Some of the 'Australian' Beers that are Foreign Owned:

Some of the 'Australian' Beers that are Foreign Owned:

Australia has a rich tradition of beer culture, with a myriad of brands that have become synonymous with Aussie identity. However, a closer look reveals that many of these beloved beer labels are not as Australian as they may seem. In fact, a significant number of iconic beers are owned by foreign companies, raising questions about the authenticity of their "Aussie" roots. This article explores the foreign ownership of popular Australian beer brands and the implications it may have on the country's brewing industry.
  1. Mountain Goat, Little Creatures, and James Squire:

Mountain Goat, renowned for its craft beers, is owned by Asahi Breweries, a Japanese brewing giant. Little Creatures, an iconic brewery from Western Australia, is also in the hands of Japanese ownership, having been acquired by Kirin Holdings. James Squire, a brand that often invokes images of Australian history, is owned by Lion, a subsidiary of the Japanese beverage company Kirin Holdings as well.

  1. XXXX, Hahn, and Tooheys:

One of Queensland's most famous beers, XXXX, is owned by Lion, a subsidiary of Kirin Holdings. Hahn, a brand with a long history in the Australian beer scene, is part of the global brewing conglomerate AB InBev. Tooheys, another Australian classic, is owned by Lion, making it part of the Kirin Holdings portfolio.

  1. Byron Bay Lager, James Boag, and Emu Export:

Byron Bay Lager, with its laid-back and beachy vibe, is owned by Lion, adding to the list of Australian beers under Japanese ownership. James Boag, a Tasmanian favorite, is owned by the Japanese brewing giant Asahi. Emu Export, a West Australian beer, is part of the Lion portfolio, falling under the ownership of Kirin Holdings.

  1. Swan, Kosciuszko, and West End:

Swan, a historic Western Australian beer, is also owned by Lion, contributing to the foreign-owned brands in the Australian market. Kosciuszko, named after Australia's highest peak, is owned by Asahi Breweries, continuing the trend of Japanese ownership. West End, a South Australian staple, is part of the Lion portfolio, making it another brand under Kirin Holdings.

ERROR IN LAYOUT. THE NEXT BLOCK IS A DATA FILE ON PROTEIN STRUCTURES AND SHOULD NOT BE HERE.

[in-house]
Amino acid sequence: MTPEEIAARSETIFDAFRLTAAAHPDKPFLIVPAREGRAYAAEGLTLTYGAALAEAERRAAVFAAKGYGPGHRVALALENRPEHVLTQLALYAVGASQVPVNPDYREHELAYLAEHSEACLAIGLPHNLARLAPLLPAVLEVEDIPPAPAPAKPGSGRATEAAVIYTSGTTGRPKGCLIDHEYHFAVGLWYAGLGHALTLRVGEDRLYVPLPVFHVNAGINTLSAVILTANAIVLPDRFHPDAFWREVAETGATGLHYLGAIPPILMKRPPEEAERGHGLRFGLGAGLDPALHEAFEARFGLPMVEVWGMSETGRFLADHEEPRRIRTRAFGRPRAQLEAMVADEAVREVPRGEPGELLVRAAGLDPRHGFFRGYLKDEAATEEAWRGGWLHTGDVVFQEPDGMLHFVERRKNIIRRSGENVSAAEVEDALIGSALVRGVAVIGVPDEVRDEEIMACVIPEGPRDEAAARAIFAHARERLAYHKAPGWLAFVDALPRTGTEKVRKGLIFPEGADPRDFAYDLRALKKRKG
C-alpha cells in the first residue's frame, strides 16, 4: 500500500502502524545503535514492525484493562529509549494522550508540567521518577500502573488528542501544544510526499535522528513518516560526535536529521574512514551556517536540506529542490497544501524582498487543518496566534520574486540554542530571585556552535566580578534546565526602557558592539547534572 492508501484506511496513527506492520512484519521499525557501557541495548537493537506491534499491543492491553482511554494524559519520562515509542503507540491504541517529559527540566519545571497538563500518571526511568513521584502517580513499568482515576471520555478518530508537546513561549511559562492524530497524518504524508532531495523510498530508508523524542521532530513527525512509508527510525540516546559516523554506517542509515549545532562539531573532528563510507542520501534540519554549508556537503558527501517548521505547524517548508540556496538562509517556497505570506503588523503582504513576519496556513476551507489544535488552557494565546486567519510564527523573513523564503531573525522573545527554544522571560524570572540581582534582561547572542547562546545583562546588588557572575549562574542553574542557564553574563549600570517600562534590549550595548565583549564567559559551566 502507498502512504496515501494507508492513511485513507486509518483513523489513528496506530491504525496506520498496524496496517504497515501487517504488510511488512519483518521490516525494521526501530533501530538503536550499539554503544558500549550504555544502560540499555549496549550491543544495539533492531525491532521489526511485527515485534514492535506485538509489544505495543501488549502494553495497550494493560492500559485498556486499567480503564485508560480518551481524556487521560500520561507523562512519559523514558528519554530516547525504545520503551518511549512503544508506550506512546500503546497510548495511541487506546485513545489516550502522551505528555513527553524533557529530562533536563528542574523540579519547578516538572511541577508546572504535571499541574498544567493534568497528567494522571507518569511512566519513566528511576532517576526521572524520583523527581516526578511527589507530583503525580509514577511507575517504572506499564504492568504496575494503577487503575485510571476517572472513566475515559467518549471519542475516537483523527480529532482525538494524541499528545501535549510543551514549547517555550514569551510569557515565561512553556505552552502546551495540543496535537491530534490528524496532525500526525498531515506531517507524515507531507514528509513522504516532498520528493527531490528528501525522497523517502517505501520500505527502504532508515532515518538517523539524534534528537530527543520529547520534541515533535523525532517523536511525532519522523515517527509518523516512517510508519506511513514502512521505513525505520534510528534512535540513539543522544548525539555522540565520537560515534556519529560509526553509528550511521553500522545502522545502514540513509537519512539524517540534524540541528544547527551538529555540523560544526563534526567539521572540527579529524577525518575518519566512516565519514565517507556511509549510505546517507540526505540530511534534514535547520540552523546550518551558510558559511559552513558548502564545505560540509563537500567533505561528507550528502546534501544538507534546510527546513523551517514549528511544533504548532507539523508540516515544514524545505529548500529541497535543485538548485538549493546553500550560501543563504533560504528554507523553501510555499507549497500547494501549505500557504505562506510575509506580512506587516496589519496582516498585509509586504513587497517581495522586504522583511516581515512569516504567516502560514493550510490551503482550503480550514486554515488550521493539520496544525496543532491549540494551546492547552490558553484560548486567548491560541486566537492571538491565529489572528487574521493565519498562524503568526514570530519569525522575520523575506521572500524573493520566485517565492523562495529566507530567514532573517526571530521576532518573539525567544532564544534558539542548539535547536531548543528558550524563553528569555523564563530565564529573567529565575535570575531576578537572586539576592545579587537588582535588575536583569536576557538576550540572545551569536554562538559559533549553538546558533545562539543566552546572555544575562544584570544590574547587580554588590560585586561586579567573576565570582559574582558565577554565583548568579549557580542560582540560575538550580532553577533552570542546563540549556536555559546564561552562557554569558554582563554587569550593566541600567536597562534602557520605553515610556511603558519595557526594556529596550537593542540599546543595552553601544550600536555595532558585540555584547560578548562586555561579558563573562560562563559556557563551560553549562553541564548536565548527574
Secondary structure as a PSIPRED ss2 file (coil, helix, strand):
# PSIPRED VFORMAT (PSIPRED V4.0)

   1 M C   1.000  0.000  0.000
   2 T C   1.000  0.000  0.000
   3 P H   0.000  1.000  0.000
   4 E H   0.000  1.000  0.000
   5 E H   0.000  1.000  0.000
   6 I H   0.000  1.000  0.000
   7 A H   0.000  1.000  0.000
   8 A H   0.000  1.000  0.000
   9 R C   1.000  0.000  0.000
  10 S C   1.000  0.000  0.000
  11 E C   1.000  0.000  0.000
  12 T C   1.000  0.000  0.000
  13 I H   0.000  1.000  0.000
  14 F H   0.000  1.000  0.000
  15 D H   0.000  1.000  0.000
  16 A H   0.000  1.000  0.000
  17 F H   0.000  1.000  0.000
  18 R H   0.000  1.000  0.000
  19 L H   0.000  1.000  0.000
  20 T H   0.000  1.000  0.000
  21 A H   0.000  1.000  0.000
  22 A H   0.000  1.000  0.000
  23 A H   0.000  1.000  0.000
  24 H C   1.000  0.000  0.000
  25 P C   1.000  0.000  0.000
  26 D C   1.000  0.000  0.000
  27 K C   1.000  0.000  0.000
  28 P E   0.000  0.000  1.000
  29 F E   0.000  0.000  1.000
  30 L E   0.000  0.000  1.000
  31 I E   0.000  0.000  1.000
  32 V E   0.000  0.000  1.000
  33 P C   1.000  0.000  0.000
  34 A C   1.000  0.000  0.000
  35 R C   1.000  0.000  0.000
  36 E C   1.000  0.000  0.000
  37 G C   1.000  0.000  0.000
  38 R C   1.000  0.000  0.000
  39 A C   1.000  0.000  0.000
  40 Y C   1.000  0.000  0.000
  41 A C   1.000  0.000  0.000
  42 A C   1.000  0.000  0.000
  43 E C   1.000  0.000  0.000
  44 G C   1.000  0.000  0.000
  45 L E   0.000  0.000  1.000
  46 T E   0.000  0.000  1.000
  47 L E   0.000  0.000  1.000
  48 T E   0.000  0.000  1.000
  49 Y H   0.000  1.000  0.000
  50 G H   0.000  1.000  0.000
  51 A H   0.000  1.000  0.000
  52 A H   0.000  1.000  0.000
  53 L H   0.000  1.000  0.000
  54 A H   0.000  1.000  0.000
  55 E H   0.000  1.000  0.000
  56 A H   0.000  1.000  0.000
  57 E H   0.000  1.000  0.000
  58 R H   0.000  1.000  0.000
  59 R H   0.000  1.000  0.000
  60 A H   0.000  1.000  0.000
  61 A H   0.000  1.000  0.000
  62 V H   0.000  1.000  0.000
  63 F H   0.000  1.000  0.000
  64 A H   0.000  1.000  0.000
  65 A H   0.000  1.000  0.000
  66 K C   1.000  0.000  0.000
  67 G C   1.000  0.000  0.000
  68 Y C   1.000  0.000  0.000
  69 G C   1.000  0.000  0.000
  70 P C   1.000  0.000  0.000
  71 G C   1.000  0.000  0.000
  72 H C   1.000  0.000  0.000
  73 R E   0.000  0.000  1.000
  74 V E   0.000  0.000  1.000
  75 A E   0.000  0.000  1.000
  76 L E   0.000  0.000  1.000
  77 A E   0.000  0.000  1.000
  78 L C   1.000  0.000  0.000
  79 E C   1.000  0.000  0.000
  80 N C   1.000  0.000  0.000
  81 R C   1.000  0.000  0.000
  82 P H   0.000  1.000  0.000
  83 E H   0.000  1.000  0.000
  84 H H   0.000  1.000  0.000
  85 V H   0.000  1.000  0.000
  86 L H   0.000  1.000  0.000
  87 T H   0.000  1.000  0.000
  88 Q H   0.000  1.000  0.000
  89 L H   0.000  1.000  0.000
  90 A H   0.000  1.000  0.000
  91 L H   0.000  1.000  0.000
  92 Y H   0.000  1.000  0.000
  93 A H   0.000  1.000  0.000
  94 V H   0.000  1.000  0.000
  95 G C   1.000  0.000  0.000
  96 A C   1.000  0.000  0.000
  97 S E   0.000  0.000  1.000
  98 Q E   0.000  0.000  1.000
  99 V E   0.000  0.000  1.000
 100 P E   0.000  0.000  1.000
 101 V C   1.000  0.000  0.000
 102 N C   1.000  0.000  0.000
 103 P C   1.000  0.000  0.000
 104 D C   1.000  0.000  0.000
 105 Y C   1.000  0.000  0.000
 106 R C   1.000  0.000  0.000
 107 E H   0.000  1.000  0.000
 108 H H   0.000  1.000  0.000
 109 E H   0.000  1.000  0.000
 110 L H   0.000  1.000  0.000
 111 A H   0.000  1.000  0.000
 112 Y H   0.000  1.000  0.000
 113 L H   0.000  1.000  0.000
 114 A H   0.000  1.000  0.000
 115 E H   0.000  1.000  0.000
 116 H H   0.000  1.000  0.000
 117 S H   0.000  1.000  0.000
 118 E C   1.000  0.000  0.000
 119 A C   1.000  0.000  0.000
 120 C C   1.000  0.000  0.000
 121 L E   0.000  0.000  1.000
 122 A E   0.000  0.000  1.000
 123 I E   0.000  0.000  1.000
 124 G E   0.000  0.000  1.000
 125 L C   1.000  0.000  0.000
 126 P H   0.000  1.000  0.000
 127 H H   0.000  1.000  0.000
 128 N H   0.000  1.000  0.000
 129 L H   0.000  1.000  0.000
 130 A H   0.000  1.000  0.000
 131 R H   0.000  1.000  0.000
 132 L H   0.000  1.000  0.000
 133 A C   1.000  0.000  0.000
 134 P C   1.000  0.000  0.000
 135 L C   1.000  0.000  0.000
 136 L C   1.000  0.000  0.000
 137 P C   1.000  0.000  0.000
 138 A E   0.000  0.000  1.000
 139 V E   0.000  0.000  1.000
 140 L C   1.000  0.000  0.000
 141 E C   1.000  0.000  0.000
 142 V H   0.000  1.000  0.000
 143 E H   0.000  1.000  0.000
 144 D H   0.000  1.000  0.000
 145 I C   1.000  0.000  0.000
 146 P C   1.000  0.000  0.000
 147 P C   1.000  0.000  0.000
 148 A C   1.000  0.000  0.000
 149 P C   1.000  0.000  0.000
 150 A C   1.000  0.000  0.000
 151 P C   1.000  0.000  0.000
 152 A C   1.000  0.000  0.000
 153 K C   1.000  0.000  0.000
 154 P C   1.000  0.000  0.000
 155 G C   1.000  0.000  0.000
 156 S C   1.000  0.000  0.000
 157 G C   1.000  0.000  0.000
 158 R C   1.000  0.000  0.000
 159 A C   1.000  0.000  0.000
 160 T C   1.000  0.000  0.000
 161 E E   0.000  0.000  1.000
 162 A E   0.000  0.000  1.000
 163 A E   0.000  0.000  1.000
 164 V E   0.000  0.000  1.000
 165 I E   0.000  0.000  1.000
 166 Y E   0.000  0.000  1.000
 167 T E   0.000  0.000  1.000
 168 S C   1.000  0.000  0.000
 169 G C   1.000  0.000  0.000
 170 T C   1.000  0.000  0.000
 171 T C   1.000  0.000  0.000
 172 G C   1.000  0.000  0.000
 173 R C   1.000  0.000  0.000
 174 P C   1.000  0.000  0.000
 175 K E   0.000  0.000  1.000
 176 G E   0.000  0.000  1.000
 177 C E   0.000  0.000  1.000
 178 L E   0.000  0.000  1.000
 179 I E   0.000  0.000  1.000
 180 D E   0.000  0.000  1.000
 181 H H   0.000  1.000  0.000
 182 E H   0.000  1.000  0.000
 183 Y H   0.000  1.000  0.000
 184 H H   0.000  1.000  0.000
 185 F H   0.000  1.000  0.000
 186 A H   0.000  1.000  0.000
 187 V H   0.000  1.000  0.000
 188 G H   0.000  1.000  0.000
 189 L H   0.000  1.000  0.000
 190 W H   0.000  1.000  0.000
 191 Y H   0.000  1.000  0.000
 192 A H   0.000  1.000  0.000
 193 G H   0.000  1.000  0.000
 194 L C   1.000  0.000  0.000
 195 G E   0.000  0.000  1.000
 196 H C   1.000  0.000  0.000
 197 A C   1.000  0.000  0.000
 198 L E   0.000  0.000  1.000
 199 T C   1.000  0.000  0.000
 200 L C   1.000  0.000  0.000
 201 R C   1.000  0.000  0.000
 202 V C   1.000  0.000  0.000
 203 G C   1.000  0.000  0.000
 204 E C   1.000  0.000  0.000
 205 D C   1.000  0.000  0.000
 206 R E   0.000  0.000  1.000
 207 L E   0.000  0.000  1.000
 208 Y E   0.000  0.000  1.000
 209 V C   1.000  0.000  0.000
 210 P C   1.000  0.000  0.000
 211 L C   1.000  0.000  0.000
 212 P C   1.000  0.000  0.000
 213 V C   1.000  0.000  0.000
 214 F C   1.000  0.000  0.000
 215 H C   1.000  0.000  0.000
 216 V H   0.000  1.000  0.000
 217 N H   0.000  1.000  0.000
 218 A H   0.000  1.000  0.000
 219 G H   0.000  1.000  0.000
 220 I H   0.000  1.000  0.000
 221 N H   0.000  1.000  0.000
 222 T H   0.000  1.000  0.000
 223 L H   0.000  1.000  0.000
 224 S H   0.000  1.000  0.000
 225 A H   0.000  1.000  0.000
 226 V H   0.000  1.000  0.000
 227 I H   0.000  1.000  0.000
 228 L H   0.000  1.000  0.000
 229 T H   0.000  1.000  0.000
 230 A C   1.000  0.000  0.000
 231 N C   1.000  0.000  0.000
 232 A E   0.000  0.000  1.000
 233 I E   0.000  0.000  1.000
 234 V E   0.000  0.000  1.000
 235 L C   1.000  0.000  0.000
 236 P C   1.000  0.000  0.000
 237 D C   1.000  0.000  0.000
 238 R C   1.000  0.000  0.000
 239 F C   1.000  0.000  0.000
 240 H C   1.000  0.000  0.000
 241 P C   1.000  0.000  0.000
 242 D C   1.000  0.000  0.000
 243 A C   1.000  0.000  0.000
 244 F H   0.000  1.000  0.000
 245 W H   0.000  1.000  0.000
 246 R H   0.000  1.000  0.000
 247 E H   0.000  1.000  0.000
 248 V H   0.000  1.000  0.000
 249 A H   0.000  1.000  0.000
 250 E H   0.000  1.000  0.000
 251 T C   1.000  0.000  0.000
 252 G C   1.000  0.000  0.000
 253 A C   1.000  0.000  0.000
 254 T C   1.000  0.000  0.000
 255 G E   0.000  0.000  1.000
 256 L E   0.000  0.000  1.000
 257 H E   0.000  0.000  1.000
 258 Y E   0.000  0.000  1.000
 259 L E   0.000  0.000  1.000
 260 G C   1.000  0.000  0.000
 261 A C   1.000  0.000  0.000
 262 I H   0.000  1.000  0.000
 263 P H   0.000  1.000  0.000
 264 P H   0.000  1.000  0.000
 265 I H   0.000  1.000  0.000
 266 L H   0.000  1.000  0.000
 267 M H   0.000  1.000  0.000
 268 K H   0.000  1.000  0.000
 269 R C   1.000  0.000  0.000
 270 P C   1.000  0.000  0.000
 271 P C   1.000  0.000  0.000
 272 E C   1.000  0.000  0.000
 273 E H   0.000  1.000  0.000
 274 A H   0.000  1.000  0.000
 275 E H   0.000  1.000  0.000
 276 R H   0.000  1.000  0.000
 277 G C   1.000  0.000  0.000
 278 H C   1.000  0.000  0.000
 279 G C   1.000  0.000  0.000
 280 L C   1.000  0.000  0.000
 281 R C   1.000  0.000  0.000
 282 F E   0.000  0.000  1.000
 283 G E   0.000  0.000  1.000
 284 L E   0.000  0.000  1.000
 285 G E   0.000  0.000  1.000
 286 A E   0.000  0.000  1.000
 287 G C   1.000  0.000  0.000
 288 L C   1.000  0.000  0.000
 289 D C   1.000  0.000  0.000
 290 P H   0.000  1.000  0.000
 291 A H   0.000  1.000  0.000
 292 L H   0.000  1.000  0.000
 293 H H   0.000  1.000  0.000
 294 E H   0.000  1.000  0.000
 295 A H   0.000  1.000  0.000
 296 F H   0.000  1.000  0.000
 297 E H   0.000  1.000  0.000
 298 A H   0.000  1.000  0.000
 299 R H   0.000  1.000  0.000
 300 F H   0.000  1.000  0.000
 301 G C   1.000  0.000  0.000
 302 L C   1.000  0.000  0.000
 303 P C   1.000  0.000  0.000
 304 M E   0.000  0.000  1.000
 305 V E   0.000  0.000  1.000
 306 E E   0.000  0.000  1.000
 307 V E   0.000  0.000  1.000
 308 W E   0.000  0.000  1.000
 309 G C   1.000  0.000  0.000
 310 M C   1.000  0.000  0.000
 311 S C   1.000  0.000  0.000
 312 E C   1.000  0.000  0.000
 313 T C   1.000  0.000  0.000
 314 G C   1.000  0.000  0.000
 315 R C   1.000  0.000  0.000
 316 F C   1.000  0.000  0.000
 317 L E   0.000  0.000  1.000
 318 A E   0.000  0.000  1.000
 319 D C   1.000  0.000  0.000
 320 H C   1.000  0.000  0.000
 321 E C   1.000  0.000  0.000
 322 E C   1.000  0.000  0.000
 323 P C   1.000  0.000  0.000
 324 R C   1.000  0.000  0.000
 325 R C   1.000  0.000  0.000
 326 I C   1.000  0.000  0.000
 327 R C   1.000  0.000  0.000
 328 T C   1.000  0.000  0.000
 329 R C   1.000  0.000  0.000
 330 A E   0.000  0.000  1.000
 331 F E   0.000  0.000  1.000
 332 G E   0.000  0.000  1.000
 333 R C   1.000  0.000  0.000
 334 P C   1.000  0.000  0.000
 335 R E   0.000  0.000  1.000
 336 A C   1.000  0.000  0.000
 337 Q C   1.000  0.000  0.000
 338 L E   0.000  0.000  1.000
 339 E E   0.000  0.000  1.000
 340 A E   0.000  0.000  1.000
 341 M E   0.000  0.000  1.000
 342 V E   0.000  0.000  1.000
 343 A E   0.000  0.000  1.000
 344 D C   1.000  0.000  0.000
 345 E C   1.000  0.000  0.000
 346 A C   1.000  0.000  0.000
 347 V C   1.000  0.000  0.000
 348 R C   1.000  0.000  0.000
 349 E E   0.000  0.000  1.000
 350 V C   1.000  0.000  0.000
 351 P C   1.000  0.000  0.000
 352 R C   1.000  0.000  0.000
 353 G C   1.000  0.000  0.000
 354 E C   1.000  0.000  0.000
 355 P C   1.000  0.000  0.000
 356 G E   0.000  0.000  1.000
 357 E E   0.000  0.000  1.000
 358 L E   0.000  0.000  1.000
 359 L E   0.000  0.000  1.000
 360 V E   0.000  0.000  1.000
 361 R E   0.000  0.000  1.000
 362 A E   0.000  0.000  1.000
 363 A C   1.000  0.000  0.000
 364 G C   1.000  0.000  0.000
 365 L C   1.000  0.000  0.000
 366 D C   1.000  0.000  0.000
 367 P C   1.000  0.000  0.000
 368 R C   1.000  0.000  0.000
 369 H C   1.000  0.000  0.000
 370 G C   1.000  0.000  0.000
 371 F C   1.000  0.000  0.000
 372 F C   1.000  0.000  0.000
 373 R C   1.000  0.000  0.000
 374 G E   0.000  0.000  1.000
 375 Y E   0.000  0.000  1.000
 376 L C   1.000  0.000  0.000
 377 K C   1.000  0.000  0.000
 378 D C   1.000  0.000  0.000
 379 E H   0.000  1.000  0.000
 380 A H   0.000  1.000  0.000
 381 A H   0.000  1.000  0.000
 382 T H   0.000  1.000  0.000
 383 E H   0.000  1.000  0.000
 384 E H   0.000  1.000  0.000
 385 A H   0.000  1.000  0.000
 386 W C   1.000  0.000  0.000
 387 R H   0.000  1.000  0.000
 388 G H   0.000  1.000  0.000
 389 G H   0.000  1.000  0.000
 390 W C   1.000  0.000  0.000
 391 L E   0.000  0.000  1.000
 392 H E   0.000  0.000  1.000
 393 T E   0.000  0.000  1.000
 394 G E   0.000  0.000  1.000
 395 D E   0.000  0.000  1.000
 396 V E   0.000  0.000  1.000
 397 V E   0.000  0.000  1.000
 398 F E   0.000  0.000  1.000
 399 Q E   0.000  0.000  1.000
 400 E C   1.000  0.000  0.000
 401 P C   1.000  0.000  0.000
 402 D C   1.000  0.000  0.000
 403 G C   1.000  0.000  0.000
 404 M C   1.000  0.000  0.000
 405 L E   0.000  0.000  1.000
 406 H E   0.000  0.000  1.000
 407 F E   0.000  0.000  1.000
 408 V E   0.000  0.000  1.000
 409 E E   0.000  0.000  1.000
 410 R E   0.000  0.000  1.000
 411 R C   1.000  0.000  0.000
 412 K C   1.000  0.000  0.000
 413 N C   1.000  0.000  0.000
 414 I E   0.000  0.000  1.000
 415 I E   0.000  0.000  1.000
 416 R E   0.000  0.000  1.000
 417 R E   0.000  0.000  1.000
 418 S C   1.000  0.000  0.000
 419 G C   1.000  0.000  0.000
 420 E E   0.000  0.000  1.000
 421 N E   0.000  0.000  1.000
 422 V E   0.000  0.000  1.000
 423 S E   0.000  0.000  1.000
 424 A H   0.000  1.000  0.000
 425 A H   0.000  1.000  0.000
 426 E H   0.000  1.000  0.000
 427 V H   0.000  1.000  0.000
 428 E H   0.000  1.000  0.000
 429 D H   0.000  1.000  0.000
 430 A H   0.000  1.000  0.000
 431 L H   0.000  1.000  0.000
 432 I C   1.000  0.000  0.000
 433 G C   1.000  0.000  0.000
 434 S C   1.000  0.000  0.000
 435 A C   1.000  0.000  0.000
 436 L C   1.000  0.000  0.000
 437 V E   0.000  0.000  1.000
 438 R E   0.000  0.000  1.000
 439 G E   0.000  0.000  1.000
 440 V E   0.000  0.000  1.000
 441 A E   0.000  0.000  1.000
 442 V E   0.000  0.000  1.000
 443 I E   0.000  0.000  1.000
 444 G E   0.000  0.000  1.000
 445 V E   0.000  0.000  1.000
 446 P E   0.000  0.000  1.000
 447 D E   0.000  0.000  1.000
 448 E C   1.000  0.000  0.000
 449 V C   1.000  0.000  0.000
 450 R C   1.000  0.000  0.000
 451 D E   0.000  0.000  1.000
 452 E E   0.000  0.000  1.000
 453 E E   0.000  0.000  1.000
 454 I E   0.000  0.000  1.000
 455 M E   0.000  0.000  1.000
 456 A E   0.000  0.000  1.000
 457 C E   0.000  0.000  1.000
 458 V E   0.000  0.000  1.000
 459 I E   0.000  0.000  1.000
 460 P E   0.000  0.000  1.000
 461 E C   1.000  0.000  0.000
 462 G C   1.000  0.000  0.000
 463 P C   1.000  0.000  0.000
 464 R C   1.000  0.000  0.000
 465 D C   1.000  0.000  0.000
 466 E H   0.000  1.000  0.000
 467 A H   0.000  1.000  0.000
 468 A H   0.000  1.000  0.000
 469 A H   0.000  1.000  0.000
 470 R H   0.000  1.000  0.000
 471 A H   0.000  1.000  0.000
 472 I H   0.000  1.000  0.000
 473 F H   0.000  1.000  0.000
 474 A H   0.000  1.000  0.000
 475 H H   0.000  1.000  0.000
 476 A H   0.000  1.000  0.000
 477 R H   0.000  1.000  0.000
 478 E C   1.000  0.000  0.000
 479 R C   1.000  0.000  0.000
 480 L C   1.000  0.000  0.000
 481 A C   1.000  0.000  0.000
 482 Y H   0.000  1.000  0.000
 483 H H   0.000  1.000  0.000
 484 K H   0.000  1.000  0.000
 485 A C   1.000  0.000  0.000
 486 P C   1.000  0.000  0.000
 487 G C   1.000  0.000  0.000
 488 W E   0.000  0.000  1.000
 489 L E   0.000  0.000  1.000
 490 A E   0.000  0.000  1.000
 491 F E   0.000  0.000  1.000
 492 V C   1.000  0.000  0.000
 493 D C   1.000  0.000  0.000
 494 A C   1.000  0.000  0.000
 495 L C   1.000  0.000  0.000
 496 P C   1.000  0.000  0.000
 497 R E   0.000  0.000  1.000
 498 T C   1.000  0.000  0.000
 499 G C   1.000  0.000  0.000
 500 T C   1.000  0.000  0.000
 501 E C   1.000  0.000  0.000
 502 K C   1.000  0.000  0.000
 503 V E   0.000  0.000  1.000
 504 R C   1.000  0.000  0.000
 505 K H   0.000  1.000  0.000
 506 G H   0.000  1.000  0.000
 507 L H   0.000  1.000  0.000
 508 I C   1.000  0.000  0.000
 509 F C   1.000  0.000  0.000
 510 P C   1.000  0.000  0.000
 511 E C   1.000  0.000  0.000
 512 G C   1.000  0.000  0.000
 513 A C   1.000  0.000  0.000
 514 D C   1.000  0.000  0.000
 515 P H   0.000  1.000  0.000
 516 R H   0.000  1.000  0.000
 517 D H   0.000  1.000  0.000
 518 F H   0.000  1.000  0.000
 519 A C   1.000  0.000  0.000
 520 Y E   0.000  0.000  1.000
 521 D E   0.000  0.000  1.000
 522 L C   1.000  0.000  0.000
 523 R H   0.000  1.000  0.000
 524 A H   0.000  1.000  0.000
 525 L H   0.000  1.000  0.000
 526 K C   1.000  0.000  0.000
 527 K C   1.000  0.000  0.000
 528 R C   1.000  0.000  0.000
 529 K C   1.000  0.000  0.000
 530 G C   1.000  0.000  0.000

1. Carlton Draught, Carlton Dry, and Great Northern:

Carlton Draught and Carlton Dry, two well-known brands in Victoria, are both owned by Carlton & United Breweries (CUB), a subsidiary of AB InBev, a multinational brewing company headquartered in Belgium. Great Northern, often associated with the tropical vibes of Queensland, is owned by CUB as well.

  1. Victoria Bitter, Wild Yak, and Fosters:

Victoria Bitter, an Australian beer icon, is owned by CUB, part of the AB InBev global brewing conglomerate. Wild Yak, known for its unique flavors, is owned by Asahi Breweries. Fosters, though often associated with Australia internationally, is owned by Anheuser-Busch InBev, a Belgian-Brazilian-American multinational beverage and brewing company.

  1. Melbourne Bitter, Reschs, and 4 Pines:

Melbourne Bitter, a classic Victorian beer, is part of the CUB portfolio. Reschs, a New South Wales favorite, is owned by Lion. 4 Pines, a craft brewery from New South Wales, is owned by AB InBev.

  1. Balter, Pirate Life, and Crown Lager:

Balter, a Gold Coast craft beer success story, is owned by CUB. Pirate Life, another popular craft brewery, is owned by AB InBev. Crown Lager, often considered a premium Australian beer, is part of the CUB portfolio.

  1. Green Beacon and Kosciuszko:

Green Beacon, a craft brewery from Brisbane, is owned by Asahi Breweries. Kosciuszko, named after the mountain range, is owned by the same company.

While many Australians take pride in their local beer brands, the reality is that a significant portion of these iconic labels is owned by foreign companies. The foreign ownership of Australian beer brands has raised concerns among consumers about the impact on local brewing traditions, identity, and the future of the Australian beer industry. As consumers become more aware of the global ownership of their favorite beers, it remains to be seen how this knowledge will influence their choices and whether there will be a renewed interest in supporting truly Australian-owned and brewed beers.